Friday February 3, 2006
Last night I was teaching a class during which we were exploring Indian philosophical approaches to the question of knowledge, and it got me thinking. Indian philosophy often seems more concerned with the question “how can I know what is true?” than with the question “what truly exists?”. Or to dress it up it in technical garb, it is more concerned with epistemology – theories of knowledge – than ontology – theories of being and existence. Of course these two things are always entangled with each other, but it seems that the balance is different from that in Western philosophy, where the focus is often more on questions of being than on questions of knowing.
Anyway, we were laying the groundwork for future sessions on Buddhism, and we were trying to do so practically rather than just theoretically. There’s a standard model of cognition in Indian philosophy which could be represented like this:
So every cognition (a thought, an idea, a perception) has three aspects: i) the one who cognizes, ii) the thing that is cognized, and iii) the process of cognition. I cannot see Bodhicattva, the thinkBuddha cat, unless there is i) I am there ii) Bodhicattva is there and iii) there is a process of seeing. In our class we started by asking about the object of cognition. We looked at something and asked ourselves: “what is it?”, “how do I know what it is?” and “are the sources of this supposed knowledge reliable?” This got us into various discussions that will be familiar to anybody who has stayed too long at a student party full of stoned philosophers and fine art students.
So far so good. But then we turned the question back upon ourselves, and looked at the question of the one who was cognizing: and at this stage things got very peculiar. We started to ask “who or what is doing the seeing?”, “where is the one who sees?” This is where things began to get strange…
In the Western tradition, Descartes said, “I think, therefore I am.” If he looked at the cognizer it was only with a brief nod, reassuring himself of its indubitable existence, believing that this certainty of his own existence was assured by the mere fact of his cognizing. But this is a case of not looking closely enough, of being satisfied with the briefest of glances. Last night as we asked more searchingly the question of “who?” we found that we didn’t run into the certainty about which Descartes wrote, but instead into confusion and bewilderment. I think therefore I am. Perhaps. But this doesn’t answer the question of “who?” or “what?” or “where?” this “I” might be.
When you start to look at the question of who is doing the seeing, who is typing these words, who is having these thoughts, as we were doing last night, your head begins to spin. It can be an interesting exercise. You rise up from your chair to make a cup of tea, then you ask yourself, “who decided to make a cup of tea?” You walk down the street and ask yourself, “who is walking?” You feel like a banana, and ask yourself, “who feels like a banana?” and “what exactly is this feeling?” The more you do this kind of thing, the more confusing it becomes and the more the philosophical categories that we have seem to fall apart. The fugitive self seems impossible to capture wherever you look for it. Not fretting and fluttering in the pineal gland, as Descartes thought, not lodged behind the eyes or in the heart: it can seem as if every time you think you’ve got hold of it, and you ask what it is that you’ve got hold of, then you find that your hands are empty. Yet nevertheless, it also seems that something is happening.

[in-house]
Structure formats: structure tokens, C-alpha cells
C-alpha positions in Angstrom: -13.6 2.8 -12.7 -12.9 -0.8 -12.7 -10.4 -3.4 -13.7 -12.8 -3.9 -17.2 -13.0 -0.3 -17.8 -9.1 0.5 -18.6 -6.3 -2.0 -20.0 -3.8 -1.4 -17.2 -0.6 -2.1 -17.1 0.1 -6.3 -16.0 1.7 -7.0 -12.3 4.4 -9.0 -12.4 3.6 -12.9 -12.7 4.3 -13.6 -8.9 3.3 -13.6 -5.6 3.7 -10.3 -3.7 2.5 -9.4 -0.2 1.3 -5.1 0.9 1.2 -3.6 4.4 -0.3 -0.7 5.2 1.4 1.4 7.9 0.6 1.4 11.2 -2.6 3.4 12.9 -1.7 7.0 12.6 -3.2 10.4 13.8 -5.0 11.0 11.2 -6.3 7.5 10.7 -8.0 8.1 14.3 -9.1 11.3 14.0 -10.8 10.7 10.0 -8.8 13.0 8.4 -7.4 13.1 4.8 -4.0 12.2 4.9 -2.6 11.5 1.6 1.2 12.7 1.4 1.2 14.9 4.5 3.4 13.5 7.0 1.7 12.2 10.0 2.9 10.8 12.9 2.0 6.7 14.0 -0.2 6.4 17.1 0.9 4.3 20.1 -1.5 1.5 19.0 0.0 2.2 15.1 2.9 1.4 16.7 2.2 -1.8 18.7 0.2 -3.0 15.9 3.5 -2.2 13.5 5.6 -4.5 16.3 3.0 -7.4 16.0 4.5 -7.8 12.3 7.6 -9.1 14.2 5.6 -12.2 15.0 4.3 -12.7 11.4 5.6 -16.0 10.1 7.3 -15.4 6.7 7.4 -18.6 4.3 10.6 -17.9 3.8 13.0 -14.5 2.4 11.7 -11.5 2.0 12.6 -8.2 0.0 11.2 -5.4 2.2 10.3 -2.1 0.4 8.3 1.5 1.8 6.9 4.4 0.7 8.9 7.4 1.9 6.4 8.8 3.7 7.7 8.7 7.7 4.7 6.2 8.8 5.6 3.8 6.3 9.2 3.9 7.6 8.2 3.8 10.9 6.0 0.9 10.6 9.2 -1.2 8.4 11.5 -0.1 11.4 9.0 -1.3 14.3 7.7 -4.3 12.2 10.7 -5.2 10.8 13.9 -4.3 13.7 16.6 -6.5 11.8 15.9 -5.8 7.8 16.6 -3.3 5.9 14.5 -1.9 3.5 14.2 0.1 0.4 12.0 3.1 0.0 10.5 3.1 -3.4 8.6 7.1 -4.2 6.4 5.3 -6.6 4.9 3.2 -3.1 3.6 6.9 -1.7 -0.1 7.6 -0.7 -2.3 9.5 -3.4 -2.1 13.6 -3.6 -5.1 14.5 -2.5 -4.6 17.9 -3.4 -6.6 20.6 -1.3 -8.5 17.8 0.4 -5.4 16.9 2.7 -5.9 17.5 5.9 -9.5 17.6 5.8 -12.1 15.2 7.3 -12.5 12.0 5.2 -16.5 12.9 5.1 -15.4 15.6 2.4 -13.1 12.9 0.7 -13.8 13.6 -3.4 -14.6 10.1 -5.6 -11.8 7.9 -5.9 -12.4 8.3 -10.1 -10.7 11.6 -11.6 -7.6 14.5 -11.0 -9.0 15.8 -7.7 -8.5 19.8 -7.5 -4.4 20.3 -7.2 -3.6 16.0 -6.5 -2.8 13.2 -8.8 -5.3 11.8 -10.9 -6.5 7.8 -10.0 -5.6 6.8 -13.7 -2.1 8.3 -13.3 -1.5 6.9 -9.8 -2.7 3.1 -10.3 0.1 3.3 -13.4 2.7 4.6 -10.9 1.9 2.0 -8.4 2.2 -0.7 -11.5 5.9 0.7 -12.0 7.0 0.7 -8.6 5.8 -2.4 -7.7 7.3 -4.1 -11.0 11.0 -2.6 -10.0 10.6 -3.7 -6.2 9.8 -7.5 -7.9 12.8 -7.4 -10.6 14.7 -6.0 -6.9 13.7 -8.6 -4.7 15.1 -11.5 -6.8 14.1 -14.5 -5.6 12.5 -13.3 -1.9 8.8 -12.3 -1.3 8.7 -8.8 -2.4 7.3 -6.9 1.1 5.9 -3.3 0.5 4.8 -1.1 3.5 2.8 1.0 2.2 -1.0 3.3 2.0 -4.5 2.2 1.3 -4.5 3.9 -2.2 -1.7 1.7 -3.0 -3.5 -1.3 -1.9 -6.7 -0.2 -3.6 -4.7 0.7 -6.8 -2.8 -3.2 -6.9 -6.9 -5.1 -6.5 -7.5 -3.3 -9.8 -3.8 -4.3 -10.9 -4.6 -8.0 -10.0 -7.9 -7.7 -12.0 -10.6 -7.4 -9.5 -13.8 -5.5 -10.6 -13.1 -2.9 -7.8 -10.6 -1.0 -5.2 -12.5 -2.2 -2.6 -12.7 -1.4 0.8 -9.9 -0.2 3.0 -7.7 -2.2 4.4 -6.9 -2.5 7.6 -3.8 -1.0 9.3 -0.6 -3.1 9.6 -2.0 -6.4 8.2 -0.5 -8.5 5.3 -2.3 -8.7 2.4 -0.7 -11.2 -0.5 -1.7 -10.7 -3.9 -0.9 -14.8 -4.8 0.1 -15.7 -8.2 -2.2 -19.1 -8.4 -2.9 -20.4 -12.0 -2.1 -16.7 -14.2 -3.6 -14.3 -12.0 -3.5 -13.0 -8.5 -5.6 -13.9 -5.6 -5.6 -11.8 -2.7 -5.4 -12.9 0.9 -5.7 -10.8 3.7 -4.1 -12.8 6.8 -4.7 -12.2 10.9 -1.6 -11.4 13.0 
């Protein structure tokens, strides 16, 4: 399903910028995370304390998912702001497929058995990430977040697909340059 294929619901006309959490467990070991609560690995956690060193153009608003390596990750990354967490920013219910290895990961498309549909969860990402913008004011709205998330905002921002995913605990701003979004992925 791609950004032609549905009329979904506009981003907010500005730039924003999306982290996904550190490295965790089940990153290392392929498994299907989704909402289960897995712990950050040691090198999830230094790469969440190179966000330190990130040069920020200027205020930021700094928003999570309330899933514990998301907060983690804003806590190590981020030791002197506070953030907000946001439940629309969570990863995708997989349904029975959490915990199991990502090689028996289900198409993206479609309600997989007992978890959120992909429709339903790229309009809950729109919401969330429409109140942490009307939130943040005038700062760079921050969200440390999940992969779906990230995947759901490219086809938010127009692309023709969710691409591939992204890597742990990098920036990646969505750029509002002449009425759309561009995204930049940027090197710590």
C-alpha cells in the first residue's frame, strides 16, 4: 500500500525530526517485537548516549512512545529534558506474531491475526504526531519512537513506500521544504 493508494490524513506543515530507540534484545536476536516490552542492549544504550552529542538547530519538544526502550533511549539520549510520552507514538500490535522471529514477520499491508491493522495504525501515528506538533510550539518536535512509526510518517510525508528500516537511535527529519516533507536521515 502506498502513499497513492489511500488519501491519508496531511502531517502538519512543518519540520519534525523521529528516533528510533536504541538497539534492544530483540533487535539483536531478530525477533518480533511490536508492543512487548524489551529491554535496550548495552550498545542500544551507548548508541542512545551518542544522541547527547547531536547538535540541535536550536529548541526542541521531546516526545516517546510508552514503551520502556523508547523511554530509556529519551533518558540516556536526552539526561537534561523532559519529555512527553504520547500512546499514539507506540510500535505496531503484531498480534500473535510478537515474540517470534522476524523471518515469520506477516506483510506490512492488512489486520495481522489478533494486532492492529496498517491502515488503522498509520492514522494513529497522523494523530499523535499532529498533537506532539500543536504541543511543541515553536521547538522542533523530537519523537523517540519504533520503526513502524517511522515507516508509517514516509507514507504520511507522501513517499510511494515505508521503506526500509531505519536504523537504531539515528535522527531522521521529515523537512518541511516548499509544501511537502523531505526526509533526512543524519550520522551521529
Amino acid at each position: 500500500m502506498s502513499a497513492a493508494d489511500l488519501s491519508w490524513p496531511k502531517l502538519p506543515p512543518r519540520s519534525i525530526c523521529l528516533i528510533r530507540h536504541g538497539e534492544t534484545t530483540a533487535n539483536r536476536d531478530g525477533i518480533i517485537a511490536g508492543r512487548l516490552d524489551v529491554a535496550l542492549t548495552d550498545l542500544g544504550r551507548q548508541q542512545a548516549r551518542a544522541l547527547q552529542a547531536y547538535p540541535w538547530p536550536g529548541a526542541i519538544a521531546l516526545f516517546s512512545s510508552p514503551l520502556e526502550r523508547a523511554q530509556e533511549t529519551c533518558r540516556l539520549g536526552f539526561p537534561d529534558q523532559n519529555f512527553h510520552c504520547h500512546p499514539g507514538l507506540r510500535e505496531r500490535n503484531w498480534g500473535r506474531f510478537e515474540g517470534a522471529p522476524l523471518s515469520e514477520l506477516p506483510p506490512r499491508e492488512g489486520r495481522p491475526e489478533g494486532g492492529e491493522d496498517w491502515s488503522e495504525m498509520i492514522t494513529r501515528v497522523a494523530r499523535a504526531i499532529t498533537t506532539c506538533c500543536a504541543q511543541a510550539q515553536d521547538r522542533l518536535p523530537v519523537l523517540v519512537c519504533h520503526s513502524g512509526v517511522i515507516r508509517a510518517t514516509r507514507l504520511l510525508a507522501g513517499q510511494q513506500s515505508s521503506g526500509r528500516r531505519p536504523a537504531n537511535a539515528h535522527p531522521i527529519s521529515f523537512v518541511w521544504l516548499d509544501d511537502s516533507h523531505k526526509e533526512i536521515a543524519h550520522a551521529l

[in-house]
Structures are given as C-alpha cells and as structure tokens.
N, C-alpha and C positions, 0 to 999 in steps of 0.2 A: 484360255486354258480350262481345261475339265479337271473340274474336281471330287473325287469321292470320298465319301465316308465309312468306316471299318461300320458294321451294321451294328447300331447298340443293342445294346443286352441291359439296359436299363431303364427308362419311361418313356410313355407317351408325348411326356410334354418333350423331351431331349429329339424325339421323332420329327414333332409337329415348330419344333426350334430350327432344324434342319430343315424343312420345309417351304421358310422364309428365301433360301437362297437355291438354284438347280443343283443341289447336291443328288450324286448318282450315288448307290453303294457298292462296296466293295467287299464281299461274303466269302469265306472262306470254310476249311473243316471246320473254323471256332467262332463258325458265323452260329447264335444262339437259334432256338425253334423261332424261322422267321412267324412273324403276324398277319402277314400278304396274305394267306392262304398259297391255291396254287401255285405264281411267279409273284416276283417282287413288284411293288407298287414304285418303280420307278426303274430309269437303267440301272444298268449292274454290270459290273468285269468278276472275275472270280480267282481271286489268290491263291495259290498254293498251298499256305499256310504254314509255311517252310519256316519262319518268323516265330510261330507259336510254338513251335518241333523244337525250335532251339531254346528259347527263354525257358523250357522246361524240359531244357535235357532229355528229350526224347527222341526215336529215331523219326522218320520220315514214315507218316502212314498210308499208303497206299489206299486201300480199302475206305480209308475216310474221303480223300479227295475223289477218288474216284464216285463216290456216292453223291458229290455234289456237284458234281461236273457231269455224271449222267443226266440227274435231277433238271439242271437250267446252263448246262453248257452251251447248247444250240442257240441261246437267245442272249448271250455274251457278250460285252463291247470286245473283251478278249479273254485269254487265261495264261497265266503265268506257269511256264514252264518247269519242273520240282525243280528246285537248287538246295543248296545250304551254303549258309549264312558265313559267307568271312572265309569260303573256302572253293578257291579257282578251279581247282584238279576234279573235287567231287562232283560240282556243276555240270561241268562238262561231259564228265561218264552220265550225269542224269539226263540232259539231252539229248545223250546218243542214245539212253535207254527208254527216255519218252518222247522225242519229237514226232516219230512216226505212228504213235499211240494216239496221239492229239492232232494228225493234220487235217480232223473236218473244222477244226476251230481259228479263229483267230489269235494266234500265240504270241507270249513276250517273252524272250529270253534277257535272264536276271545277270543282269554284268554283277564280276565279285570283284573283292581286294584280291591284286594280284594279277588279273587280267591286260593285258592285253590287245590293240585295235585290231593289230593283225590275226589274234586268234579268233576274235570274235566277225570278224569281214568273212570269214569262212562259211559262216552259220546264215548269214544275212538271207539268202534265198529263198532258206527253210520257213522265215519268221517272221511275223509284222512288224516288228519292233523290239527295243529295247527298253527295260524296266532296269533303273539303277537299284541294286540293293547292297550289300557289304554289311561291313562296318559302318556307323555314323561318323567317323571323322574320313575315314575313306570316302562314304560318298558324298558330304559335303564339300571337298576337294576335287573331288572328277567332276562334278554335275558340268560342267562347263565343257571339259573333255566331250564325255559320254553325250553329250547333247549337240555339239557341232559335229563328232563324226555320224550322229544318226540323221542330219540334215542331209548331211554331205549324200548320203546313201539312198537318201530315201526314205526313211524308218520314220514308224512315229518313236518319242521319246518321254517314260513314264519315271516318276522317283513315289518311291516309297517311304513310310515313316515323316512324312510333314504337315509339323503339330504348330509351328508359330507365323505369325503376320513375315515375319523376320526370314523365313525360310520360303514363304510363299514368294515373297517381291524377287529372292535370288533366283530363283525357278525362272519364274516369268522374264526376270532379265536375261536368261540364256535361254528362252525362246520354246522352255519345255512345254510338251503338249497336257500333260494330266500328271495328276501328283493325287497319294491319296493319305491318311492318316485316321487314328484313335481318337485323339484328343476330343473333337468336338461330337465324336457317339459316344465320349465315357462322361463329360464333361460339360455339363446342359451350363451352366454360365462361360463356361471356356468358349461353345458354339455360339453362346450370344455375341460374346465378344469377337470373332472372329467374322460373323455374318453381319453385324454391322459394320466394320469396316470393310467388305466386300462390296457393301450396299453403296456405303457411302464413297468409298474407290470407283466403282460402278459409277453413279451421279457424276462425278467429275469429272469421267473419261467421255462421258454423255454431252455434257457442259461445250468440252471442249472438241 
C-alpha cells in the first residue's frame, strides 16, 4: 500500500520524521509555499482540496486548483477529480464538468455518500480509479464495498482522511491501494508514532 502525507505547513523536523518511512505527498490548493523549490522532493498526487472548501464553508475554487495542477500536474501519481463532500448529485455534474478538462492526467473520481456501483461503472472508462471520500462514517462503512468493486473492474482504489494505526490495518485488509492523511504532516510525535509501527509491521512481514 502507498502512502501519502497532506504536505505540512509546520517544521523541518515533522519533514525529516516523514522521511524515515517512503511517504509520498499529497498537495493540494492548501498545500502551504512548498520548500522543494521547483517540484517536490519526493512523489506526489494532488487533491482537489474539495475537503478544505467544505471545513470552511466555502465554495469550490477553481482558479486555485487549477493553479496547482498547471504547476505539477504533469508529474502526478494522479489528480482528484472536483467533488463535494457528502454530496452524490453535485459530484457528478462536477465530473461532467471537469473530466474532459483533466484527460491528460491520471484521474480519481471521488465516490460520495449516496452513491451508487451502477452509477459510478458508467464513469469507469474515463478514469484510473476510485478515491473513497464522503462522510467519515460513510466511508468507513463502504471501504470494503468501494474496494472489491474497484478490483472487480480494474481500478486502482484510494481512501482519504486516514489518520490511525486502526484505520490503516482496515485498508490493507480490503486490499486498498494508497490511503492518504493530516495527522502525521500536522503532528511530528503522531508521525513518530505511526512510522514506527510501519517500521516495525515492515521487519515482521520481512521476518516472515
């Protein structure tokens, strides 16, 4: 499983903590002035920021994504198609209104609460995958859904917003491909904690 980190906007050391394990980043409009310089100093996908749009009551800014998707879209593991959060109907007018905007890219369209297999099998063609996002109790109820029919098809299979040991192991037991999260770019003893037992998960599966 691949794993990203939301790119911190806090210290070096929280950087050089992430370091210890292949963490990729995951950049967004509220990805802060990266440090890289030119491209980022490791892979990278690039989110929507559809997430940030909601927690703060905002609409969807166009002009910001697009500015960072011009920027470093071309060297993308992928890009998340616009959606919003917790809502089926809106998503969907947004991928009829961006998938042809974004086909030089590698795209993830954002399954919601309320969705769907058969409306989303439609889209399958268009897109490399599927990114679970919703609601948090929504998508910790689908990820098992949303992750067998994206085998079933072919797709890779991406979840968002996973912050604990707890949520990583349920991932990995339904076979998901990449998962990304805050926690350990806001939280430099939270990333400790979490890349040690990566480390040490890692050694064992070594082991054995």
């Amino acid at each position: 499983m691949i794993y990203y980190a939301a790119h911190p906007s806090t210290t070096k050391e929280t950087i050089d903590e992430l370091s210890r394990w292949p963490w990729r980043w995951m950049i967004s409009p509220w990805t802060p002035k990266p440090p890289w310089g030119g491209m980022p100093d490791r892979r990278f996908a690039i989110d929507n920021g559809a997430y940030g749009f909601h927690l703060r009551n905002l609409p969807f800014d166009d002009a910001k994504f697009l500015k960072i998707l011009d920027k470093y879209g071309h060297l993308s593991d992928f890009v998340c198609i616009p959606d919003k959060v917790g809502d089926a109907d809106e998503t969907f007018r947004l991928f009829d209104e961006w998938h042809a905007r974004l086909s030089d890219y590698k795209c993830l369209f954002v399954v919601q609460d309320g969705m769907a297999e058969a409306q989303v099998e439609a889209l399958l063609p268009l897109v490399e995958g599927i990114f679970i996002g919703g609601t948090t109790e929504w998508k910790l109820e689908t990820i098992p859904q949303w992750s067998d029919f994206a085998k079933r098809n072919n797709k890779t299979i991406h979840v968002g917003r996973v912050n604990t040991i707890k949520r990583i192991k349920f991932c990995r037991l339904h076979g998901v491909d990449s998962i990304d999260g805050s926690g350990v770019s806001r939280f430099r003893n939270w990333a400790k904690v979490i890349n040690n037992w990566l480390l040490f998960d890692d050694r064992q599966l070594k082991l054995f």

This is important, I think. To say that our hands are empty, that we haven’t grasped what we set out to grasp, is not to say that there is nothing going on at all: of course there is. Only that perhaps we cannot get to it through the cognitive grasping. As I walked to the bus-stop, the freezing night air on my face, in the sheer ungraspable immediacy of that experience – the cold air, the glimmer of street-lights, the smell of pollution – I was struck by the narrowness of our conceptual frameworks, however useful they may be. Actual, immediate experience is incomparably rich. Glimpsing emptiness, as many have pointed out, does not lead us to nothingness, but to a recognition of the fullness of things beyond our concepts of them. This is, it seems to me, as far from mysticism as it is possible to get. Neither the mysticism of otherworldliness, nor the mysticism of absurdly believing that everything is, in fact, nothing, nor the mysticism of assuming that our language can capture the world.
Who walks? Who eats? Who sleeps? Who writes? Who blogs? Who knows? What is this self that we seem so interested in? Nagarjuna, the great Buddhist scholar from the 2nd Century, responds to these kinds of questions in one fashion, in Stephen Batchelor’s poetic translation ( Verses from The Centre: p. 114):
Were mind and matter me,
I would come and go like them,
If I were something else,
They would say nothing about me.
What is mine
When there is no me?
Were self-centredness eased,
I would not think of me and mine-
There would be no one there
To think them.
What is inside is me,
What is outside is mine-
When these thoughts end,
But you could put it by answering the question with another question, the same but different:
Q: Who knows?
A: Who knows…?
(P.S. Read this great article on Indian epistemology by Jayandra Soni.)
Image: Arturo D.
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